There’s an ever-increasing amount of choice and variety in the Northwest Territories’ real estate market. In Yellowknife, the largest community, the choice runs from architecturally adventurous, eco-conscious downtown condo developments to luxurious single-family homes set amid stunning natural beauty to funky DIY houseboats in Yellowknife’s Back Bay. There are housing markets in all the major communities though the choices are not as wide-ranging. Here’s a brief guide to real estate in the NWT.
Real estate prices can vary quite a bit across the Northwest Territories, depending on location and type. But one thing is certain. You’ll get more house – or condo – for your dollar up here.
Average Real Estate Price in:
Inuvik offers four bedroom homes for as low as $250,000. In Fort Smith, the average house price is $169,000 – though in late 2012, a two-bedroom house located by scenic Axe Handle Hill, and featuring a sauna, loft space and wrap-around deck among other amenities, was listed for $219,000. Hay River’s average house price in 2012 was $248,714.
The choice and variety of the NWT’s real estate market will only continue to grow. Yellowknife housing starts rose 13 per cent in 2012, according to the Canada Mortgage and Housing Corporation’s 2012 Northern Housing Report, with residential sales due to stay on a strong growth trajectory. “In total, the 155 new homes that were started in Yellowknife in 2011 represented a 172 per cent gain over 2010 and the strongest annual performance in seven years,” reported the CMHC. Meanwhile, the resale home market is healthy, experiencing triple-digit year-over-year gains in 2012.
Century21 Greenway Realty: Century21.ca/greenwayrealty
Coldwell Banker Real Estate: Cbyk.ca
Home Life: Homelifeyk.ca
The NWT’s rental market has been tight in recent years, with demand supported by job gains and population growth. Some of the pressure has been alleviated by renters continuing to move into an increasingly attractive real estate market as owners, with the average vacancy rate in Yellowknife rising from 1.5 per cent in 2011 to 2.5 per cent in 2012. Average rent for a two-bedroom apartment in Yellowknife was around $1,610 in October 2012. Inuvik and Hay River offer average rents of $1,800 and $1,350 respectively.
The Government of the NWT (GNWT) offers residents of the NWT financial and other assistance related to homeownership through the Northwest Territories Housing Corporation’s Housing Choices program. http://www.nwthc.gov.nt.ca/_live/pages/wpPages/HousingChoices.aspx
The Energy Efficiency Incentive Program (EEIP) provides assistance to homeowners looking to reduce their energy costs, supplementing Federal government grants for renovation and appliance upgrades. www.enr.gov.nt.ca/_live/pages/wpPages/EEIP.aspx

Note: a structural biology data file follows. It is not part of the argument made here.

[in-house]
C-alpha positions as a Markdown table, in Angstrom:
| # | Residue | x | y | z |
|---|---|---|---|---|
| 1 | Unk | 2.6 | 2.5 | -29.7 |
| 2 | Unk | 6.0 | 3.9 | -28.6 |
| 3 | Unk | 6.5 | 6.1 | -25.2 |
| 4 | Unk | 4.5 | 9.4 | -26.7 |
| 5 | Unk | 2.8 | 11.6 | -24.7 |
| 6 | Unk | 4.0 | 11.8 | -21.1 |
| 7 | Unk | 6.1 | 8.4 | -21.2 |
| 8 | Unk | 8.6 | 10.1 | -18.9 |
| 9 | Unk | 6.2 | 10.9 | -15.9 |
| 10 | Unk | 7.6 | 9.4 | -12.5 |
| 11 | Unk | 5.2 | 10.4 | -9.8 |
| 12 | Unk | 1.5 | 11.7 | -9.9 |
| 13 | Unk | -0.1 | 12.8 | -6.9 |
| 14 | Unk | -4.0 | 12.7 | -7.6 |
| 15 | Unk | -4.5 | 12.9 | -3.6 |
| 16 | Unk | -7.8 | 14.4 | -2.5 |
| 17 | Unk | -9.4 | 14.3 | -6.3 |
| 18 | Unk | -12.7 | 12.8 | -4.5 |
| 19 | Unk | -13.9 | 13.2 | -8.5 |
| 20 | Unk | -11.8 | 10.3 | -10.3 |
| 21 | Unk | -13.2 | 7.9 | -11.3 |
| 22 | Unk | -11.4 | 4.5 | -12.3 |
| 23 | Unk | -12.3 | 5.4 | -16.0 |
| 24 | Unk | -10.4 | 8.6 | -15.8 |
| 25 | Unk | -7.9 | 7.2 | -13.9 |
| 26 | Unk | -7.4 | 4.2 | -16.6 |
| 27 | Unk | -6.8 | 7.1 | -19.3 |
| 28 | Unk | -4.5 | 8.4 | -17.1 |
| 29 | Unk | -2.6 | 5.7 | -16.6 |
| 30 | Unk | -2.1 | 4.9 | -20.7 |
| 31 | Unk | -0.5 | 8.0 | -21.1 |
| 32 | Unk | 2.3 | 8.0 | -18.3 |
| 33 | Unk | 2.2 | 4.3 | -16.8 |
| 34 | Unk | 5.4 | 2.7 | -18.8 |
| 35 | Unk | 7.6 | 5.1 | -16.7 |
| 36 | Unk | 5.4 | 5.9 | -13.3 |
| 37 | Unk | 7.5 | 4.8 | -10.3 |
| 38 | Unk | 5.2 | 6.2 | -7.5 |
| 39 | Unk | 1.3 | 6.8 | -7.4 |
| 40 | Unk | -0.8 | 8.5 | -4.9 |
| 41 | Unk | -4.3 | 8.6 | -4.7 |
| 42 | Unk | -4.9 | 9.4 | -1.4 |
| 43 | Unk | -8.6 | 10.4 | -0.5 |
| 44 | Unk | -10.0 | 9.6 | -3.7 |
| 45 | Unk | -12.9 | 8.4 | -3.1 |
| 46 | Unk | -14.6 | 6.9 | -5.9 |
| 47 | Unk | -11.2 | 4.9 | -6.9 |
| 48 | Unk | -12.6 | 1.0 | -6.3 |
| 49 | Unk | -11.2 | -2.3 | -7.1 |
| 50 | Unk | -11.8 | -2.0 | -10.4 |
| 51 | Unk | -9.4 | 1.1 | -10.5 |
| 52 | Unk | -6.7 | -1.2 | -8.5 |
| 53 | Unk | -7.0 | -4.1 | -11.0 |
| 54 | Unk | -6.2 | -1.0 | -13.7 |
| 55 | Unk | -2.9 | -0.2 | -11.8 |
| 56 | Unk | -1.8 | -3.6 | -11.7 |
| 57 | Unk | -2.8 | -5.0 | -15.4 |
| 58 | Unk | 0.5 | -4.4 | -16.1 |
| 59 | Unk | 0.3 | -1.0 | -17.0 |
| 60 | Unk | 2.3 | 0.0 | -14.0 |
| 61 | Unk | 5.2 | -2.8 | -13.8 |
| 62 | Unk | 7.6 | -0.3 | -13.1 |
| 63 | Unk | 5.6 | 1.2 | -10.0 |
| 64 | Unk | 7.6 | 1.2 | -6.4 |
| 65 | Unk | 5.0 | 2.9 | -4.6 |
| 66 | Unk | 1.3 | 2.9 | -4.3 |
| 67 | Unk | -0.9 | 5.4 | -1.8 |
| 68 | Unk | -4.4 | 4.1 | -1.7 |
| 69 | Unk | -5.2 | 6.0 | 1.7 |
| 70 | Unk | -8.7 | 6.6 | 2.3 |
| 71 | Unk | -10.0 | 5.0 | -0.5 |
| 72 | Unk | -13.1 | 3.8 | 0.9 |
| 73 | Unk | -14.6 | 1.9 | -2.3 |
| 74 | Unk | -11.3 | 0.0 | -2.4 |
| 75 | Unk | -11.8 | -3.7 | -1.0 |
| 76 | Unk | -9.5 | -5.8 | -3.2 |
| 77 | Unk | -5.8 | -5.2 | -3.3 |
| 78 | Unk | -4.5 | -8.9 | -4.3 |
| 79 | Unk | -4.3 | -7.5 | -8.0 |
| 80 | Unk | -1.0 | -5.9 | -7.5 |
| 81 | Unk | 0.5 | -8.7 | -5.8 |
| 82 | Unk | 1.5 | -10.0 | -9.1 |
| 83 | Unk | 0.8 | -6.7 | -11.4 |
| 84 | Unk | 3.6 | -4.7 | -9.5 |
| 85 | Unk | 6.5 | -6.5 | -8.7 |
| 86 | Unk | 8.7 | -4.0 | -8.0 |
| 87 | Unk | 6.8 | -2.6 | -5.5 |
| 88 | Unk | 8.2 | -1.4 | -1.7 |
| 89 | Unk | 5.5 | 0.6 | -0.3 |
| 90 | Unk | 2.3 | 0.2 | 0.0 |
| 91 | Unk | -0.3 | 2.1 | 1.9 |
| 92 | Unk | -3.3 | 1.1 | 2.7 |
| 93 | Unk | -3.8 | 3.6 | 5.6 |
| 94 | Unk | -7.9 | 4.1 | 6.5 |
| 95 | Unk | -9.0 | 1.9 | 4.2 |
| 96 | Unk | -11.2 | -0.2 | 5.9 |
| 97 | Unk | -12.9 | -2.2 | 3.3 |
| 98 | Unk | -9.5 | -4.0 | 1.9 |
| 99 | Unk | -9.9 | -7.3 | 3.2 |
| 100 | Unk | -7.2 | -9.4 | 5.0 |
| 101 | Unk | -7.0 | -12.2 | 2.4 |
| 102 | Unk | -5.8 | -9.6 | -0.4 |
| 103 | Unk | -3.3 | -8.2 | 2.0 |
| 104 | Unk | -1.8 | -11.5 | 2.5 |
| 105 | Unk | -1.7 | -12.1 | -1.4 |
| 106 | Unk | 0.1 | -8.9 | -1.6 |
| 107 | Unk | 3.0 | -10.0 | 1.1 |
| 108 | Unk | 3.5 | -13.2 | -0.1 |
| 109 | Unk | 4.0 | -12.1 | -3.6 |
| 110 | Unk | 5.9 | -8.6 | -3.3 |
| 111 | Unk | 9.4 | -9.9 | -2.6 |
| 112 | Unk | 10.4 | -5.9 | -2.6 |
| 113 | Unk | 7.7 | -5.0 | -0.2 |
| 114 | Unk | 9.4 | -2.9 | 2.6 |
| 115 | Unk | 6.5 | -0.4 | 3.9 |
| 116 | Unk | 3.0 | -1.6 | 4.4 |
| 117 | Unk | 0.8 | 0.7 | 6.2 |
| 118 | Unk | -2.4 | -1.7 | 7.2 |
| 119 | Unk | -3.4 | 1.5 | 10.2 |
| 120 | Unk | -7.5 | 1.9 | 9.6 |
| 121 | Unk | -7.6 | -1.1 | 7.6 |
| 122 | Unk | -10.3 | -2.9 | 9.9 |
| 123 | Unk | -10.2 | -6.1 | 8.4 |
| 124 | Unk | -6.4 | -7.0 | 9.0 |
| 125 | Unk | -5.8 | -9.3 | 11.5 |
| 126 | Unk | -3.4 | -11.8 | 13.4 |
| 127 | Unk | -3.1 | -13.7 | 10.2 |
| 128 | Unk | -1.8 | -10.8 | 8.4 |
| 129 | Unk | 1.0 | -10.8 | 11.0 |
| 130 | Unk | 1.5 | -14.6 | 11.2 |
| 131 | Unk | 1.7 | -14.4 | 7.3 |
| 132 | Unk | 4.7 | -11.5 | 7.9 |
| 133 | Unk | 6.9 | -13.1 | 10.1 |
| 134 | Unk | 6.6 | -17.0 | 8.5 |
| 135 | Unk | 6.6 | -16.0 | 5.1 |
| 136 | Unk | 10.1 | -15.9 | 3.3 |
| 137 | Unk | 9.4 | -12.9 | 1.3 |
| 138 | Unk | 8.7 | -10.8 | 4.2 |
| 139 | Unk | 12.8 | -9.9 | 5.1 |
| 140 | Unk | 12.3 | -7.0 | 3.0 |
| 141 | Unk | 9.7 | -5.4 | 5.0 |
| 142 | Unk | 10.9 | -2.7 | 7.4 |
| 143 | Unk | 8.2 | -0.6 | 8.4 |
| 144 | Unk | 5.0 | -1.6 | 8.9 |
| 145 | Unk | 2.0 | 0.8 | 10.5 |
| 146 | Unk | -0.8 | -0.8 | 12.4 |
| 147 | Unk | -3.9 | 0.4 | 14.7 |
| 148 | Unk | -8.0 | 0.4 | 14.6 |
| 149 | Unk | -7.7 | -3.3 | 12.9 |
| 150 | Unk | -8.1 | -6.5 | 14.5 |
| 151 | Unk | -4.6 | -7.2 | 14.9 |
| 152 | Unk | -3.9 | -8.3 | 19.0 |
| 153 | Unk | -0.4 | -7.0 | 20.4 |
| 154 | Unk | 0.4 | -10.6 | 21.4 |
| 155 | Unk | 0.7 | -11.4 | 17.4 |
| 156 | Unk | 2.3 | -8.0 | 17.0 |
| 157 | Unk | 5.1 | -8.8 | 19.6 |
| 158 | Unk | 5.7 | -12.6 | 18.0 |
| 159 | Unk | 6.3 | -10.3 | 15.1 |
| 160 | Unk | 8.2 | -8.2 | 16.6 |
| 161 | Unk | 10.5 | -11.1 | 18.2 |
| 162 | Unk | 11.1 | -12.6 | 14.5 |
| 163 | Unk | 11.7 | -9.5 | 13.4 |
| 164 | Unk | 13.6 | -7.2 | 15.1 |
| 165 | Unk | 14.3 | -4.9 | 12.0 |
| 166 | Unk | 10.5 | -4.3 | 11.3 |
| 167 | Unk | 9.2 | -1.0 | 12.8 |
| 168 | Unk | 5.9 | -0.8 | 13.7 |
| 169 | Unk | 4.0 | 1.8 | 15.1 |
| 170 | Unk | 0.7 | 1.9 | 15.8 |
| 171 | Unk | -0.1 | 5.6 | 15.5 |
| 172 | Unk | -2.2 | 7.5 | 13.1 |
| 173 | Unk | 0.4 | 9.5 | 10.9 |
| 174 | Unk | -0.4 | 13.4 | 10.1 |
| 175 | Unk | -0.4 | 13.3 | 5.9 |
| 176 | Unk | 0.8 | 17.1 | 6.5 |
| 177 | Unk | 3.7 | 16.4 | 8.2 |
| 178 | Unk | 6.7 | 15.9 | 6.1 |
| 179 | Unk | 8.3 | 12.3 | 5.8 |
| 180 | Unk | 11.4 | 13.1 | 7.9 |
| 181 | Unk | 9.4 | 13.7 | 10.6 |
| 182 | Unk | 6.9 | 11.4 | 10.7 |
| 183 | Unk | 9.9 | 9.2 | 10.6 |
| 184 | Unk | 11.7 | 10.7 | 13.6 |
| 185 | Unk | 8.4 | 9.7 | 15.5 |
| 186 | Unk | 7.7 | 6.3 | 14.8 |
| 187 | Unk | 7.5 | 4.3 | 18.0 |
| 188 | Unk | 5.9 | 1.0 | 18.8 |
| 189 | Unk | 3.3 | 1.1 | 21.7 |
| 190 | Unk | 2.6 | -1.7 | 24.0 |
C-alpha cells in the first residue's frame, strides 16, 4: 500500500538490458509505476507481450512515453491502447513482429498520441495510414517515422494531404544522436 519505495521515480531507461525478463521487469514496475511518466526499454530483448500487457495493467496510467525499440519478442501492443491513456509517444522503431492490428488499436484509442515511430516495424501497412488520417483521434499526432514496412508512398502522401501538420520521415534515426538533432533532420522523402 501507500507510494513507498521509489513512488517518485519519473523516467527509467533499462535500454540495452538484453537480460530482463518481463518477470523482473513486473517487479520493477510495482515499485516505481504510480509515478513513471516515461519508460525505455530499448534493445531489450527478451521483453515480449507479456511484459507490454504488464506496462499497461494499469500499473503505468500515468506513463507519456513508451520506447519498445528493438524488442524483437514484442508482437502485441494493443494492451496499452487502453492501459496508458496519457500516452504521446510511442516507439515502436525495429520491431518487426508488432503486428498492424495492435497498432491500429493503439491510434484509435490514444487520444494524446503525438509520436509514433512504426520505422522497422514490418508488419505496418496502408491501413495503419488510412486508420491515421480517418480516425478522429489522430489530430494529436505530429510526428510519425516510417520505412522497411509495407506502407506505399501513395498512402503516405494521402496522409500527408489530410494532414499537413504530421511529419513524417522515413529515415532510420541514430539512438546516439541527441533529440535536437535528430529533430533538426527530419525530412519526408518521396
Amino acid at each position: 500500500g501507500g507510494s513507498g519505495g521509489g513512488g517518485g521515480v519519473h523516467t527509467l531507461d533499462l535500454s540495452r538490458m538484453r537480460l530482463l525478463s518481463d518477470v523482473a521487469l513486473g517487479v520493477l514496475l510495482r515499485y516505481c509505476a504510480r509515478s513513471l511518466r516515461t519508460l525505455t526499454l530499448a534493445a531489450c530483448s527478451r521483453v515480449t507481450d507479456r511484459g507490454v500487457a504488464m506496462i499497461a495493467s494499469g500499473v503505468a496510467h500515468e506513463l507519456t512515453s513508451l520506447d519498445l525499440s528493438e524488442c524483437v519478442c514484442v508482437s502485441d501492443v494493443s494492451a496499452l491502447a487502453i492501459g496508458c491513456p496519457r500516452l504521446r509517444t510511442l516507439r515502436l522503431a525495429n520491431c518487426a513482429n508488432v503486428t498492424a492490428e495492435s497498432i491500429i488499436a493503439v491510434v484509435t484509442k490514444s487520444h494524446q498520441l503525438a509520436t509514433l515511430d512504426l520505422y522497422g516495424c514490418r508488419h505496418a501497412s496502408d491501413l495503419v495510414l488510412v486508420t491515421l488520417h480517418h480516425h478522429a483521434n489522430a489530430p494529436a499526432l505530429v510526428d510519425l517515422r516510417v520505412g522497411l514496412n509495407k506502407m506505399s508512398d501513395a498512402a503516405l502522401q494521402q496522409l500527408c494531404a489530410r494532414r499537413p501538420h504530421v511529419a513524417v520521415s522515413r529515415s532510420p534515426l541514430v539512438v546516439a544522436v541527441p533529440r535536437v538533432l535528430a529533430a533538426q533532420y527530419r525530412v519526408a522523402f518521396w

Yellowknife Rental Agencies:
Northern Property REIT: Npreit.com (also in Inuvik)
Midwest Properties: Rentmidwest.com
Polar Developments: Polardevelopments.com
There’s no getting around the fact that utility costs can be more expensive than they are in the south. That’s just one of the elements of living on a frontier. But the NWT provides a variety of subsidies – such as the Territorial Power Subsidy Program – to address those costs, especially in the outlying communities. As for household heating fuel, costs per litre are actually less than those of Toronto – they’re the same as Vancouver’s. But keep in mind: in the NWT you will be using a few more litres.
Average Electricity Rate per 1000 kW.h (in cents per Kw/h):
In Toronto: 11.170
In Edmonton: 13.45
In Vancouver: 6.98
In Yellowknife: 28.1
In Hay River: 17.32
In Fort Smith: 16.36
In Inuvik: 60.35
Household Heating Fuel:
Average retail price of household heating fuel in Toronto (cents per litre): 121.8
Average retail price of household heating fuel in Vancouver (cents per litre): 114.7
Average retail price of household heating fuel in Saskatoon (cents per litre): 96.1
Average retail price of household heating fuel in Yellowknife (cents per litre): 116
Telephone, Cable TV and Broadband Cable Services:
Pretty much everything available in southern markets is available here, with even the smallest and most remote of the NWT’s 33 communities able to access broadband internet. Cell phone service is not available in all areas of the NWT but is comparable with southern services in the major communities and more populous regions. 3G service is available in the larger communities, and is expected to roll out to smaller communities over the course of 2013 and 2014. Cable and satellite TV is widely available across the territory.
NorthwesTel is the major cellular provider, but a recent decision by the CRTC to open up the Northern market to competition has seen consumer choices start to widen. Inuvik-based Ice Wireless has partnered with Iristel to offer customers VoIP and related services, while Yellowknife’s SSI Micro, an internet provider that delivers high-speed internet across Northern Canada, is planning to enter the phone market. The opening of the “broadband bridge” – the Deh Cho Bridge across the Mackenzie Highway - which includes an $18 million fibre-optic connection between Yellowknife and Edmonton – further increases the capability and reliability of Internet-related services in the NWT, and Bell Mobility has recently started offering 4G LTE service in Yellowknife.
Visit Ice Wireless (icewireless.ca), NorthwesTel (http://www.nwtel.ca/) or SSI Micro (ssimicro.com) to see their wide range of packages and services.